21 replies on “Bravery and Fear”
“I have learned that bravery is impossible without fear, and that in so many ways these two qualities are inextricably bound.”
Thank you for sharing another powerful piece of writing.
Well (big sigh)…I can relate to these challenges, I too worry about a time when I may not be strong enough to perform these tasks.
Thank you for sharing your story, as I often wonder what people would think if they saw the lengths I go to just to brush my daughter’s teeth or clip her nails.
It’s hard to be the mama, isn’t it? At our house, too, I’m the one to give the medicines, I’m the one to cut hair and nails and pull the slivers (oh how I hate the slivers). Sometimes I wonder what it would be like if I were the one to offer the laughter, if it were ME who played the bongos…
I so desperately want to express how beautiful and honest and complete your writing is, but I can’t find the words to do it justice. Thank you for another wonderful column and for sharing your story in such a way as to make us all just a little more aware, just a little more compassionate and just a little more respectful of what the “mother at the swings” might be going through.
Thanks for ‘translating’ special needs for the world at large.
My two autistic boys [and a zillion other special needs children] have the same/similar issues.
Since Mother’s Day is just around the corner, I award you a set of ‘golden’ nail clippers, but that’s ‘only’ because ‘golden’ is a magic/trigger word around here at the moment.
I suspect [hope] that maybe another colour might work for you and yours.
You are brave Vickie. It is innate within you. The love of your son will keep you strong. Many people speak of heroes – parents such as you, are my heroes…you go beyond every call of duty of motherhood. xo
You are one tough and tender mother. You have my undying awe and support. Beautiful, honest, REAL writing. Brava…
I hope I can always hear the drums.
Beautiful as always.
(I’ll cross post this, again, if that is okay)
How beautiful. And how true it all rings for me. Who would have thought that tooth brushing and hair cutting (in our case) would require so much emotional and physical strength!
Beautiful as always, Vicki. You are simply amazing! Evan is lucky to have a mom who loves him enough to take such good care of him.
This fearless piece brought tears to my eyes. I remember pinning my son down in the way you describe to give him a dose of antibiotics as a toddler. It was heart-wrenching but I knew it would be over in ten days time. But here you are, without the countdown to get you through it. Thanks for sharing so much of yourself in your powerful writing.
Wow, you just told my story (and so many others’ as well, I am certain). Fortunately, Nik will let his Daddy clip the nails and Mommy brushes the teeth (we have a special song I sing). I’ve really enjoyed discovering your column and look forward to more.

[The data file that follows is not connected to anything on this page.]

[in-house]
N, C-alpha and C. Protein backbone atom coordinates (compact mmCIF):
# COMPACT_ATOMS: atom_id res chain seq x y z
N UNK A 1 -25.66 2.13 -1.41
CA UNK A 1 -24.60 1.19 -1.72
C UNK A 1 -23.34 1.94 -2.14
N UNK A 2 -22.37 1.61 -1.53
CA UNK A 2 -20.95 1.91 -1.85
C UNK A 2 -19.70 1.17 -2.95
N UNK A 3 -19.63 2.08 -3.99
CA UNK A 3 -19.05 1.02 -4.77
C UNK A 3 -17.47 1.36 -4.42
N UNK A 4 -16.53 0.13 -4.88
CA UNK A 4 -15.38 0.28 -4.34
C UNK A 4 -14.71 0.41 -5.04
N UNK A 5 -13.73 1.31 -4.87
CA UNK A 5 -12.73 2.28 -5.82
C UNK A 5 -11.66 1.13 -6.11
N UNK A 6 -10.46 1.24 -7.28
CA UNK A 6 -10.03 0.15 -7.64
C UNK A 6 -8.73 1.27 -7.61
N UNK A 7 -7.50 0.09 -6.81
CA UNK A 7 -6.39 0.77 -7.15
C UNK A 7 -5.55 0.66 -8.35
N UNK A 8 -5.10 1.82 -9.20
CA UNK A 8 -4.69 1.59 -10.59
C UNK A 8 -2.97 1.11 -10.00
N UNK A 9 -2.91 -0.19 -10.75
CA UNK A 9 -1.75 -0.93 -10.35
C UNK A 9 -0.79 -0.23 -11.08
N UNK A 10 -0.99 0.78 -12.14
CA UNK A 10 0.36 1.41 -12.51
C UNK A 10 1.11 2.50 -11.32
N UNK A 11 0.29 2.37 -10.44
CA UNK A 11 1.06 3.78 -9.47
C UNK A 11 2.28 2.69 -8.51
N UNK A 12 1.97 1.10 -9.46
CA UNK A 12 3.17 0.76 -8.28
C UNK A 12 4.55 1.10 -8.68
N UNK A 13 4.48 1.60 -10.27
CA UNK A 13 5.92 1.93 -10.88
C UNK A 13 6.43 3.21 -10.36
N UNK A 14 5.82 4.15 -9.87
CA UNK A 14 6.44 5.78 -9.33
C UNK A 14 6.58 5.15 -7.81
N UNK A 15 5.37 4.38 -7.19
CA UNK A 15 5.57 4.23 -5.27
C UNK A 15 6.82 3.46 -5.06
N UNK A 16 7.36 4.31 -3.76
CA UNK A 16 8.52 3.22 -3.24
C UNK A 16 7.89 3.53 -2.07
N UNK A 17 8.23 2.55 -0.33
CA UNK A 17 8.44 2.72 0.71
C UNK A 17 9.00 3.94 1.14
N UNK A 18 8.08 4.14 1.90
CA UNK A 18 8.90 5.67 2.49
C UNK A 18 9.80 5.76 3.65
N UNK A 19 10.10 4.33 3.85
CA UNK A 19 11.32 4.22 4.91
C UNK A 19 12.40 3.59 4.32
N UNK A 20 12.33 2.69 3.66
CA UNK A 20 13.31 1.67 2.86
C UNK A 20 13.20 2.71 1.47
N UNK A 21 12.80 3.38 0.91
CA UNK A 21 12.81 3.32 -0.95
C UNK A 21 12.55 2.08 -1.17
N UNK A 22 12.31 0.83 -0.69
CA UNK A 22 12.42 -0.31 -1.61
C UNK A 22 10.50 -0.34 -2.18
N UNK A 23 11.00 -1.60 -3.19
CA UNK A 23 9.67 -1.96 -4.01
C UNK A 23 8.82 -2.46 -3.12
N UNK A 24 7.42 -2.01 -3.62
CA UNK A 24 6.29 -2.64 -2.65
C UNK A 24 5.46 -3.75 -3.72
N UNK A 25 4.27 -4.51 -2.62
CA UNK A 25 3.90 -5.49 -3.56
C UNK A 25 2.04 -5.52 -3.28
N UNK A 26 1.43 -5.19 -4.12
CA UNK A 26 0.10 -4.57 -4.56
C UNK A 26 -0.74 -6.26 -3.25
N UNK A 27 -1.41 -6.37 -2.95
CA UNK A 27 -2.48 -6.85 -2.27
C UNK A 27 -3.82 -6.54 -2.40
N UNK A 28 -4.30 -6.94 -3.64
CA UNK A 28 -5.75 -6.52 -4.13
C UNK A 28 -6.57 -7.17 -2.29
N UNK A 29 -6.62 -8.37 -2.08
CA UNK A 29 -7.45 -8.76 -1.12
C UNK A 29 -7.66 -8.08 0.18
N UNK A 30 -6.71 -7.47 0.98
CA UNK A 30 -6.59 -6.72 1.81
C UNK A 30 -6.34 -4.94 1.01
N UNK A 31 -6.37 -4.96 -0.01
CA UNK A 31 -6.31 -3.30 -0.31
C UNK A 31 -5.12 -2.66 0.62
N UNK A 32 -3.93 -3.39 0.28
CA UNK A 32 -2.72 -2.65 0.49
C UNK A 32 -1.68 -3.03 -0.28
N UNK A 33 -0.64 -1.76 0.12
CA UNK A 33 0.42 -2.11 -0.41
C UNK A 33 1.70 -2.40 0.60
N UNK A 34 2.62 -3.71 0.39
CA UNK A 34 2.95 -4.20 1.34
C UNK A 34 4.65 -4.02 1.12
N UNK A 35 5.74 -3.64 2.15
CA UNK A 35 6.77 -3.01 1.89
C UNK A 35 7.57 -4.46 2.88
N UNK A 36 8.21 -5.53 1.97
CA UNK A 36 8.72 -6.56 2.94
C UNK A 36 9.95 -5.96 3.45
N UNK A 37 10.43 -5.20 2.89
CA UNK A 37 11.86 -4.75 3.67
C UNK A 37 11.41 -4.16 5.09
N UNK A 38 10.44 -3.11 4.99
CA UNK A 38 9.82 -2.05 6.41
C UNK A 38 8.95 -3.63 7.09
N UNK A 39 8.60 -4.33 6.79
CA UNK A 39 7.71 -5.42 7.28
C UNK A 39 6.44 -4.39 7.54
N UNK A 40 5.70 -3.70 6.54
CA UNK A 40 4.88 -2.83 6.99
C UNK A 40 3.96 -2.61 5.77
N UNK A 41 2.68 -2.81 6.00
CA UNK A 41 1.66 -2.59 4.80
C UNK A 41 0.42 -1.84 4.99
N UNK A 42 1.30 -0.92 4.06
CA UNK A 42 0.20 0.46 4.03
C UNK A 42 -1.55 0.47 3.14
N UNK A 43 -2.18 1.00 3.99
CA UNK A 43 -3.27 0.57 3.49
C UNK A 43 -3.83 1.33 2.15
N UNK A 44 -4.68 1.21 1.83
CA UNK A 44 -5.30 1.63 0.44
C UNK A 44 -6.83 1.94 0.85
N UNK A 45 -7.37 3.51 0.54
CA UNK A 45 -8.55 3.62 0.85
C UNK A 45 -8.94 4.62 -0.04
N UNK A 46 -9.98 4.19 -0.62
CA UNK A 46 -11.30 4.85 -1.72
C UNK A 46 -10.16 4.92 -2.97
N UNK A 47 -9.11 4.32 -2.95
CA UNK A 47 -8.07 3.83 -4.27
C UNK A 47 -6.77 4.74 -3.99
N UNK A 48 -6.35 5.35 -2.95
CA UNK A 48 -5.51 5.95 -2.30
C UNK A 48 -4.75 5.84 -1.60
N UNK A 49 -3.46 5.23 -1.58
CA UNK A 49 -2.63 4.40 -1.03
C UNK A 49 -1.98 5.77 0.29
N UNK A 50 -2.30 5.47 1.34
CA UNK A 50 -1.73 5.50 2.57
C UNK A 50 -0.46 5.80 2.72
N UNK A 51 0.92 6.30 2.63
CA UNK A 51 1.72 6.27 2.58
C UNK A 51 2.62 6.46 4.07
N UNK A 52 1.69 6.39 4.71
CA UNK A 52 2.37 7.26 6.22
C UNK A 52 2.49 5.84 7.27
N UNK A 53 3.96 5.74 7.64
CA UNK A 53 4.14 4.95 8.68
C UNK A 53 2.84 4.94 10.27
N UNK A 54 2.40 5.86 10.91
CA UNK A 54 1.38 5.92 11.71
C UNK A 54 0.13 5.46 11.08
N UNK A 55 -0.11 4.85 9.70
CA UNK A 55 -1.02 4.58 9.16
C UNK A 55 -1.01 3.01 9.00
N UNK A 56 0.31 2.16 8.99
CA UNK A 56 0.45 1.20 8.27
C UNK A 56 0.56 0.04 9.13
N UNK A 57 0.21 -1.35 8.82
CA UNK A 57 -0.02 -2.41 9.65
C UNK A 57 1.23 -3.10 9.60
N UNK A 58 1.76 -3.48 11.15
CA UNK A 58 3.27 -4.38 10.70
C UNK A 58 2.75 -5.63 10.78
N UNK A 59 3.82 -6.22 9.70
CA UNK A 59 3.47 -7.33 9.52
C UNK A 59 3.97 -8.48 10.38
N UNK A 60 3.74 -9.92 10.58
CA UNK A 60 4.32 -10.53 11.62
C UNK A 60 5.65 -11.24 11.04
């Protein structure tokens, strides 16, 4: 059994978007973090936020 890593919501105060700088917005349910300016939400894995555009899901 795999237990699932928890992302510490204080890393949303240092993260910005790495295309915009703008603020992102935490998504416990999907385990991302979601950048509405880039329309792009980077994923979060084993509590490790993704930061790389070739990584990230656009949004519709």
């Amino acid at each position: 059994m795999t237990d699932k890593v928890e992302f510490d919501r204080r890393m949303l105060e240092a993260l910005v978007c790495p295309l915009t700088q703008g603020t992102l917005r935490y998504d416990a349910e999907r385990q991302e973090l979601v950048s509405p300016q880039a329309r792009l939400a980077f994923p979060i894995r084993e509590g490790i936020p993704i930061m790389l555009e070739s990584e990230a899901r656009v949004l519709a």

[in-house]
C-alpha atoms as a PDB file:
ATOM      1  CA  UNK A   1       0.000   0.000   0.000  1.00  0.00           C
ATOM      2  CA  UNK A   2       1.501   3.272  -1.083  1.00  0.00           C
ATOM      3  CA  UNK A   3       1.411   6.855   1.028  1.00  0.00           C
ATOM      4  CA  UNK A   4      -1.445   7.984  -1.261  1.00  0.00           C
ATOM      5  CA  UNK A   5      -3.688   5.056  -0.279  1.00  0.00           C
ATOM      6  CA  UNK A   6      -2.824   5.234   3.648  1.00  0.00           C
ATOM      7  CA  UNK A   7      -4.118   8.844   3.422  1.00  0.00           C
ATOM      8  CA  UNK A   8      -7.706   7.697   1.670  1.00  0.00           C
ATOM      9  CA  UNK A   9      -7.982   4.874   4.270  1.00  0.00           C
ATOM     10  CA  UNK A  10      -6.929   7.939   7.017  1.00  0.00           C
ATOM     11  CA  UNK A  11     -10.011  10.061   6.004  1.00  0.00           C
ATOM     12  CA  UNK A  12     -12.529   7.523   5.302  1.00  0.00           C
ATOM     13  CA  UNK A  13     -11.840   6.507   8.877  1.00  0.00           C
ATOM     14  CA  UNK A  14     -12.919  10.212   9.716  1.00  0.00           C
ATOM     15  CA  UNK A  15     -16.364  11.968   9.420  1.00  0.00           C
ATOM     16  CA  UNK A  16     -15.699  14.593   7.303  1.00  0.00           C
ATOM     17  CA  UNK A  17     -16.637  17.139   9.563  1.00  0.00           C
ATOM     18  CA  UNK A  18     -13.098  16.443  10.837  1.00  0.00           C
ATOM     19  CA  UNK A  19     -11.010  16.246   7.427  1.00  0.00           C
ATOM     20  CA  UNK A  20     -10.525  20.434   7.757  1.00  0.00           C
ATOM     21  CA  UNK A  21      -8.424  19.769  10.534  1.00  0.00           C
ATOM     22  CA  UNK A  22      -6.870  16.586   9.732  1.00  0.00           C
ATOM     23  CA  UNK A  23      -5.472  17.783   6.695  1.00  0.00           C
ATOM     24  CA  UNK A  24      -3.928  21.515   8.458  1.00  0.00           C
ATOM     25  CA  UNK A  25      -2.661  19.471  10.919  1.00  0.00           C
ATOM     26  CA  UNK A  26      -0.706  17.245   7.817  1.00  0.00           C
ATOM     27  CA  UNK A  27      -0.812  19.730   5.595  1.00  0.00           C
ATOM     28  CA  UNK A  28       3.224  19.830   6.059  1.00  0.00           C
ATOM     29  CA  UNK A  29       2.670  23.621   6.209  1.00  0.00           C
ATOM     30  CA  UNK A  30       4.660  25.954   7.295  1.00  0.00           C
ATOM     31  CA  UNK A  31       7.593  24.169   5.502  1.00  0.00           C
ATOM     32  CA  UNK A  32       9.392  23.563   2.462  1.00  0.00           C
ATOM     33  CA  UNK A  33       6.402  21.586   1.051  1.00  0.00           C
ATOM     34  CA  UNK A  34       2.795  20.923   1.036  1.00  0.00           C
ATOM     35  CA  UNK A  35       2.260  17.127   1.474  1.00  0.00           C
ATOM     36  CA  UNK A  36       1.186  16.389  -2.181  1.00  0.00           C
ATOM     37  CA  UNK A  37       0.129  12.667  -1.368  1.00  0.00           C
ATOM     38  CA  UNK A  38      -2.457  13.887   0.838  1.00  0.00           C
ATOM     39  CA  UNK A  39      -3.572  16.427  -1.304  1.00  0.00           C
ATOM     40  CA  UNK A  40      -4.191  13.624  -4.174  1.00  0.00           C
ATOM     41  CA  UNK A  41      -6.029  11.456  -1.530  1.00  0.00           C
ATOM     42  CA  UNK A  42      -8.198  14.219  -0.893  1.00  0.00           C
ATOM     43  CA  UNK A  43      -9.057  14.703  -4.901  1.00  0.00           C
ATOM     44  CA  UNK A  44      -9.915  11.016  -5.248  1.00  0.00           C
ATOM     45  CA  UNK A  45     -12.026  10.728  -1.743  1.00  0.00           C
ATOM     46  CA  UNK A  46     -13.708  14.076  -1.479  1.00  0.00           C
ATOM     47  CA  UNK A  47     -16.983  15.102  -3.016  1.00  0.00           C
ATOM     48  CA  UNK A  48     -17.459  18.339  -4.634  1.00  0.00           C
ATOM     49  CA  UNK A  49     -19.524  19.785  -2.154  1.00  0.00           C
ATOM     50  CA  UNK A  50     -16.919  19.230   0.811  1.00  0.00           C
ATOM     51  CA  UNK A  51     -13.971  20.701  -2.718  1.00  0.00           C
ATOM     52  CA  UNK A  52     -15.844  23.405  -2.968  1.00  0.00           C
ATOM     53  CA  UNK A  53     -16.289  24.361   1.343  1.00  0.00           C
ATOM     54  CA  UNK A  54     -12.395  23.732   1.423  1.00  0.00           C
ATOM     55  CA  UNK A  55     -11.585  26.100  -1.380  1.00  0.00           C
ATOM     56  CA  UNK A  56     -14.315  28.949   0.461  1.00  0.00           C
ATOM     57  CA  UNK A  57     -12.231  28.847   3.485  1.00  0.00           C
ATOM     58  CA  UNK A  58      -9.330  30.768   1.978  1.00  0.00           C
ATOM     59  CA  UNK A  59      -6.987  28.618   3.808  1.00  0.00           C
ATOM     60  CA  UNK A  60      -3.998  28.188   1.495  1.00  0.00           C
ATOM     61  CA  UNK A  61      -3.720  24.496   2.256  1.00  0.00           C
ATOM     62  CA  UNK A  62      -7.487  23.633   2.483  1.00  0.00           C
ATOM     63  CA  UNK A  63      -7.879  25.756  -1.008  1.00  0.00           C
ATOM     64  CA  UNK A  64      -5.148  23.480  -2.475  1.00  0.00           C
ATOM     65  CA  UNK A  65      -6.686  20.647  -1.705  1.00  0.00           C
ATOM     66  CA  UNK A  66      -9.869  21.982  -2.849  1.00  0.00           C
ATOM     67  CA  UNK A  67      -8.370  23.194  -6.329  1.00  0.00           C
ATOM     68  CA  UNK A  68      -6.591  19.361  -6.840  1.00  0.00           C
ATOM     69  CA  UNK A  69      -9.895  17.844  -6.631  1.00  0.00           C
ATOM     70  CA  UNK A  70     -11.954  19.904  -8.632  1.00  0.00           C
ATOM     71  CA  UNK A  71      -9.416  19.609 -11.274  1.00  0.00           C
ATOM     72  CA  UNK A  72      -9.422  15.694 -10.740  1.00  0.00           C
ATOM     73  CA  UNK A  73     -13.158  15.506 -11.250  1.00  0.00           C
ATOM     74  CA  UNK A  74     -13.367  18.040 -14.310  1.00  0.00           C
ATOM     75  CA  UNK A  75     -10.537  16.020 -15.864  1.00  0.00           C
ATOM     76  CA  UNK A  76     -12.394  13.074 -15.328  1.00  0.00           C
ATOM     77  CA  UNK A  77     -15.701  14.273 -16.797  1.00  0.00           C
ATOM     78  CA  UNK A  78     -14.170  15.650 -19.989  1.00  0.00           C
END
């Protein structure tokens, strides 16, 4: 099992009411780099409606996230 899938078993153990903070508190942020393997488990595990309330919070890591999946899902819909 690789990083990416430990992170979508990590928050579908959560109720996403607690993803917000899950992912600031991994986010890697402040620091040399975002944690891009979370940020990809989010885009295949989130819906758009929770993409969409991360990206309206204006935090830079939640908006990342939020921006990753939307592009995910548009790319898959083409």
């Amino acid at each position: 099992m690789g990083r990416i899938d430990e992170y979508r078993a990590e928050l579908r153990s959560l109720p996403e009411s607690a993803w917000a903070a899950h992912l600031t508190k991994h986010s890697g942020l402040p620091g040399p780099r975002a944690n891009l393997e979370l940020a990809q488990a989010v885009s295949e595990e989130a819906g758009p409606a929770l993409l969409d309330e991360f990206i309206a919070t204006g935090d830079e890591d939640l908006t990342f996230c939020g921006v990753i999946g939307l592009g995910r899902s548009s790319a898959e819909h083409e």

I am running out of adjectives for you, Vicki. It’s odd but I think the daily tasks are the ones that bring out the most powerful emotions–and then those tiny, silly moments in between can be the most healing.
Vicki; I have a blog where I share triumphs and trials of raising my 5 year old daughter with Down Syndrome, but I never condidered sharing the very same struggle.I suppose I was ashamed at having to pin Christina down (I’m taking notes on your technique) and force her to brush her teeth, take medicine, cut her hair, comb her hair, suction out her stuffy nose, and, oh, yes, cut those nails. I’ve tried it while she was sleeping (you should see THAT haircut), with or without assistance. Once I cut the tip of her finger and she bled so long I considered going to the ER)/
oh, vicki. you are such a powerfully strong and loving and yes, BRAVE mama. i am so moved by your writing, by your honesty, by your pulling back the curtains on your life and your heart. by doing so, you keep opening something in me, in all of us.
thank you for your voice.
It’s the same when my niece’s prosthetic eye falls out. I’m trying to teach my niece to meditate or find some way to calm herself down when this happens.
I’m so glad Evan loves school! I love the image of your family playing bongos. . .
Amazing and poinant(sp?). I always feel less alone and understood when I read your articles. I can just hear the bongos and the laughter now. Thank you for being Brave to share your fears with us.
Wow!! As the mother of three “typical” children, I know our journeys have not been the same; however, as the mother of children, I feel we are kindred. You write beautifully, emote honestly and reveal heartbreakingly. Thank you for your story and for your courage. Whenever I think of toothpaste, I will forever hear bongos. Brava!
It takes bravery to live it, and a whole extra measure to write about it. Thanks for your candor and for your example of strong mothering. It’s amazing what we can find ourselves capable of doing, if we stay in the ring.
Strength in words. Reality of little yet huge moments. I cried not only for you, but for me. I wrestle with children. I feel these things. I fear.
This is the part that got me:
“I have become a master at motherly acts that go beyond brave: … ignore his cries in the middle of the night when I know there is no consoling him, when I have already tried and failed.”
It struck a chord this week, when my son’s mystery illness led me to many sleepless nights. Finally we determined it was an ear infection, but for several days we had no idea what it was or how to console him. I couldn’t give up the fight, felt I must keep trying to console him even though there was no way to. And I know the day is coming when I will have to learn to ignore his cries. But I can’t do it… not yet.
I love your glimpses into this world I know so well. Thanks for sharing.